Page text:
Cost of scams hitting older, Indigenous and disabled Australians surges by 22%

Australians who are older, Indigenous or have disability reported record losses in 2018 according to the ACCC’s annual Targeting Scams report released this week.

Australians aged over 65 submitted over 26,400 reports to Scamwatch in 2018, with losses of over $21.4 million. This represents an increase of five per cent in reports but 22 per cent in losses.

“Scammers will scour dating sites and social media for older Australians who have recently divorced or lost a long term partner, taking advantage of those who are inexperienced with these sites and may be in a vulnerable emotional state,” ACCC Deputy Chair Delia Rickard said.

“Investment scams are the most financially harmful because the scammers invest time and money into convincing sales pitches, flashy websites and even glossy brochures.”

Older Australians looking to grow their nest eggs but who instead get caught up in investment scams reported losses of $7.6 million, and those misled through fake relationships reported losses of $5.8 million to dating and romance scams.

“Scammers will start with a cold call to their victim promising low risk investments for high returns. They may spend months grooming their victims and once a victim invests, they’re quickly convinced to put more and more money in. As soon as the victim tries to cash in on their investment, the scammer quickly disappears,” Ms Rickard said.

Scamwatch received over 7800 reports from people with disability or who identified themselves as having a chronic illness with over $8.7 million in losses. These Australians also reported higher losses per report to investment scams and dating and romance scams when compared with those that did not identify as having a disability or chronic illness.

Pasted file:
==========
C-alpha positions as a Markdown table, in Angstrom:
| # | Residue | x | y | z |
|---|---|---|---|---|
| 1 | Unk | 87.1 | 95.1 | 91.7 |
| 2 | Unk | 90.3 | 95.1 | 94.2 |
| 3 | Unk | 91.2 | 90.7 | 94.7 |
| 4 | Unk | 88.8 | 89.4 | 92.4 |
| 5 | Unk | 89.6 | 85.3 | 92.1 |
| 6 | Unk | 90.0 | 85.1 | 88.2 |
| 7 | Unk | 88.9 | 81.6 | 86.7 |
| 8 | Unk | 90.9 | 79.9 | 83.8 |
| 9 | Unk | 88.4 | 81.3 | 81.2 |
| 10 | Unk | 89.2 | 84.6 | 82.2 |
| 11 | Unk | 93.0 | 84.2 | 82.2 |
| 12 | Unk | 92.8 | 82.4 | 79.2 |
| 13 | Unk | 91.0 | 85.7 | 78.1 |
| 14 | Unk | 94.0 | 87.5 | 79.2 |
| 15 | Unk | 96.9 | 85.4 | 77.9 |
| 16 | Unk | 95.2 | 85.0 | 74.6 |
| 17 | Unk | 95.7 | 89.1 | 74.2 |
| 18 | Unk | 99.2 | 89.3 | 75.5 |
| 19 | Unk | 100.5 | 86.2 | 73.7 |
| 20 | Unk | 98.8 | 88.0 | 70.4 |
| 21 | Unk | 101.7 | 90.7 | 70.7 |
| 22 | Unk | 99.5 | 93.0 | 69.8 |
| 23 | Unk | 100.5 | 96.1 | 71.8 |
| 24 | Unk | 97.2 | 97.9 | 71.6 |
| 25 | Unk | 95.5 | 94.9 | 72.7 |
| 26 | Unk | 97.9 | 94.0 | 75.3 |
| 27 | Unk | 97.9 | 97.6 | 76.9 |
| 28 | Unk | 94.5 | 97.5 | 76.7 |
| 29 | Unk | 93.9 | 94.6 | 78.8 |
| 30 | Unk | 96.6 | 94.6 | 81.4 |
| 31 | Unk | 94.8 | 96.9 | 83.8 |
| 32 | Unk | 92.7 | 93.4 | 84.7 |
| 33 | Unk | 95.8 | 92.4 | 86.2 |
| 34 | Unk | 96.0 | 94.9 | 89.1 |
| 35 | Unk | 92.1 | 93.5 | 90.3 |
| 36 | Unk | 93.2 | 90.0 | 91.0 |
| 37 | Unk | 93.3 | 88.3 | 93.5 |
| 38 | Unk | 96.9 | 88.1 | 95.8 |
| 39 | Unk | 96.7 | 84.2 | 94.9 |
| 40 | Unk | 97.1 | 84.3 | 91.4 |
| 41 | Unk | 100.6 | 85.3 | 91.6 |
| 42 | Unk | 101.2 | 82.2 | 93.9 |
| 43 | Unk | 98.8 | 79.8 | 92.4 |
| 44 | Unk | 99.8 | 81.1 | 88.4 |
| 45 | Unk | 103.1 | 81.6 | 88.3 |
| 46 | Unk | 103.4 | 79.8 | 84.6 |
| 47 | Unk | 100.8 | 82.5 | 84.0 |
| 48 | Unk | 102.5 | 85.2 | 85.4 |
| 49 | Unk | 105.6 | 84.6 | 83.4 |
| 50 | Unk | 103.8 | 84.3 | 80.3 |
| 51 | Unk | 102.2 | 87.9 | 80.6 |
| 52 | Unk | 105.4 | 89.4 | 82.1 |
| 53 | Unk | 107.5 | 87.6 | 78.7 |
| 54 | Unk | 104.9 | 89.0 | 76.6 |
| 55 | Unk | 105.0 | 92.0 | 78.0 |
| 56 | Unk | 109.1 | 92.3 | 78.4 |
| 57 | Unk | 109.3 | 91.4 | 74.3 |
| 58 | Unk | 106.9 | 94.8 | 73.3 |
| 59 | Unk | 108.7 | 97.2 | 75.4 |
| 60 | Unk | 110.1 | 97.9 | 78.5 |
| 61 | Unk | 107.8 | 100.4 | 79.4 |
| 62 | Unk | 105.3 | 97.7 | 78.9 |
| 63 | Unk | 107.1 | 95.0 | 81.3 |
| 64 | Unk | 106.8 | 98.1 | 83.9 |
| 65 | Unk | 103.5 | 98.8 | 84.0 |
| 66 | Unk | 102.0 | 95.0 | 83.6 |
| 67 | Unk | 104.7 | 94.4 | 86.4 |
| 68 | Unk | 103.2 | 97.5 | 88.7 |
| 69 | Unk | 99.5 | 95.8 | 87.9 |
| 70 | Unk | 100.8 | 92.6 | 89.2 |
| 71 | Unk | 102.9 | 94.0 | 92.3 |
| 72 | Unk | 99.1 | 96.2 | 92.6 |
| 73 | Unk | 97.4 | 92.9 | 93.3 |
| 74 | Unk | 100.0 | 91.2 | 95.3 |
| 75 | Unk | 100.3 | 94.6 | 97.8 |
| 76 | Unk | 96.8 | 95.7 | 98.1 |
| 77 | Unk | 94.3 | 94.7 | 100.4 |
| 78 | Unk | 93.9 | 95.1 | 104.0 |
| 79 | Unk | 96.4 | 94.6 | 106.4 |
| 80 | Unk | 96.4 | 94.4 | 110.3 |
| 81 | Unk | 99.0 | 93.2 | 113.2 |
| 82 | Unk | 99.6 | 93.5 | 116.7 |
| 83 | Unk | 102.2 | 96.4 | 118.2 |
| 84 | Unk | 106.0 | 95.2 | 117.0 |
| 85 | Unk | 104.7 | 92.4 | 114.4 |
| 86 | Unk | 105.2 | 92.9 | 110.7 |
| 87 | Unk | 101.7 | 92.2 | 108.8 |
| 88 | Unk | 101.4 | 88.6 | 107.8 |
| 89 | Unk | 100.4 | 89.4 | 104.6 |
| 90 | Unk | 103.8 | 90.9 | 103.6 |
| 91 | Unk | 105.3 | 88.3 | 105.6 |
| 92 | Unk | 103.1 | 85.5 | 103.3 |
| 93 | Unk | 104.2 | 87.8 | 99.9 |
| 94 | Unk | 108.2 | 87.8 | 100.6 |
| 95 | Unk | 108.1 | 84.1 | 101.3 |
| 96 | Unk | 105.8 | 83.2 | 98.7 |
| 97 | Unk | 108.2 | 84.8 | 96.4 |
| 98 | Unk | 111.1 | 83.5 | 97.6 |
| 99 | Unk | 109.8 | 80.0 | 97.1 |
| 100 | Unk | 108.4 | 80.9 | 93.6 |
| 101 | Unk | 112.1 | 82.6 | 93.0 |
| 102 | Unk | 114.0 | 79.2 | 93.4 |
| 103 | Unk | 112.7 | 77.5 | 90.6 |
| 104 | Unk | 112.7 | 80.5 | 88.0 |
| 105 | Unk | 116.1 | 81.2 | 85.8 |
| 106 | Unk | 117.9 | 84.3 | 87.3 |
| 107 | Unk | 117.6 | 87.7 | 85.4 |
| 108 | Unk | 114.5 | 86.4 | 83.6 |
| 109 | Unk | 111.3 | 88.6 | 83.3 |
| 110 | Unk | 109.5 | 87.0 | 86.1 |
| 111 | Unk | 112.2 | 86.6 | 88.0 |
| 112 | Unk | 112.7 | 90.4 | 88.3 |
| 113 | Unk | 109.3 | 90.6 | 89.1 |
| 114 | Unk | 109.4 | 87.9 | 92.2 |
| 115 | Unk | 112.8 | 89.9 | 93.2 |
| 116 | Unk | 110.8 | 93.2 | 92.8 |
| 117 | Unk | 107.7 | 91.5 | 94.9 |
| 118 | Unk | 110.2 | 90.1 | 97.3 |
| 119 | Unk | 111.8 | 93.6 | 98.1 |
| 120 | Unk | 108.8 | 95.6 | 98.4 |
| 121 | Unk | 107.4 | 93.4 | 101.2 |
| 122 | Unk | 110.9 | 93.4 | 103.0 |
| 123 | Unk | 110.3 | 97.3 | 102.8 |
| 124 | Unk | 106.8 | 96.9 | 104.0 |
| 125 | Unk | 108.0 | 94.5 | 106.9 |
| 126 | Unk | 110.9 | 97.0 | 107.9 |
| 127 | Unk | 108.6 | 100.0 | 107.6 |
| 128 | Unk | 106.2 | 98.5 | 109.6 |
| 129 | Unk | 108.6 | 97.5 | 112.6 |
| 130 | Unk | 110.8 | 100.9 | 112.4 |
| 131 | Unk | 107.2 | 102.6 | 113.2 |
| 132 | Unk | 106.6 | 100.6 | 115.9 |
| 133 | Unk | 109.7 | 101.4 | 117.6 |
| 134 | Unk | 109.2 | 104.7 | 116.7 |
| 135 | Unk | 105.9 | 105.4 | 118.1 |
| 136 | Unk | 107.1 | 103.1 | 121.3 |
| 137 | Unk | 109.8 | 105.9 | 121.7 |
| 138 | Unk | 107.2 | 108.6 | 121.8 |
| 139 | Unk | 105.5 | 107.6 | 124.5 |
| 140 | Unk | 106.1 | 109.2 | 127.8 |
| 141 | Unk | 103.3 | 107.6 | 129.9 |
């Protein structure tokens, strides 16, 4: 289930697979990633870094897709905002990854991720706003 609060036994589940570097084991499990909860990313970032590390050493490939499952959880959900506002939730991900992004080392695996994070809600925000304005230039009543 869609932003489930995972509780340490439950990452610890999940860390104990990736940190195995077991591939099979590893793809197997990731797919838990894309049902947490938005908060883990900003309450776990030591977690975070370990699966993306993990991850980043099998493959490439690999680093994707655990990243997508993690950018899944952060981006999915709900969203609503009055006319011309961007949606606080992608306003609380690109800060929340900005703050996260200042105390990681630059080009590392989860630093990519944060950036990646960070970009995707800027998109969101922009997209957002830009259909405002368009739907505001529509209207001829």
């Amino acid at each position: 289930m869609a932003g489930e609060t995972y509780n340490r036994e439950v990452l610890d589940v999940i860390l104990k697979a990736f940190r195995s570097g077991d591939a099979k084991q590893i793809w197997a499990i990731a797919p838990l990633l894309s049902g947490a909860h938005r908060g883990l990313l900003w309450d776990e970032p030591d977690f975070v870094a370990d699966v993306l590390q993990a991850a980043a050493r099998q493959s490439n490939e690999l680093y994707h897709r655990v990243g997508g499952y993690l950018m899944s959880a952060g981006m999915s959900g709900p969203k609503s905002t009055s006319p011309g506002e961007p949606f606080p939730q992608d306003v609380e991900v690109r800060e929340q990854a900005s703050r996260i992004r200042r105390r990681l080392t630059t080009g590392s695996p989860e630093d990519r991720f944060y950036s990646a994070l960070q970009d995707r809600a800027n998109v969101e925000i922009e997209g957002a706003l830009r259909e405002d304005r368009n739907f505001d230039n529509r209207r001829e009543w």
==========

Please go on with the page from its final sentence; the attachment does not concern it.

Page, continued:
Indigenous Australians also reported record losses in 2018. Scamwatch received 2434 scam reports from Indigenous people with losses exceeding $3 million – a 79 per cent increase compared to 2017. Investment scams were the most financially harmful with $1.1 million reported lost.

“The ACCC is committed to continuing our education and awareness efforts including our Indigenous outreach work and distribution of our Little Black Book of Scams. As vulnerable consumers can be difficult to reach through traditional channels we also encourage the wider community to assist in warning these consumers about scams.” Ms Rickard said.

For more about scams visit www.scamwatch.gov.au, follow @Scamwatch_gov on Twitter and subscribe to Scamwatch radar alerts.

THE KIWI ROUNDUP: THE WEEK’S TELCO HAPPENINGS IN NZ

Soaring broadband consumption, a Vodafone sale, Spark’s Cisco deal and Vocus shuts down an automated phone scam… We take a look at some of this week’s key news in the New Zealand market.

Vocus shuts down automated phone scam

A phone scam, where callers received an automated message claiming to be from police and threatening the recipient with arrest if they don’t pay money to Inland Revenue was shut down by Vocus Group, according to New Zealand Police.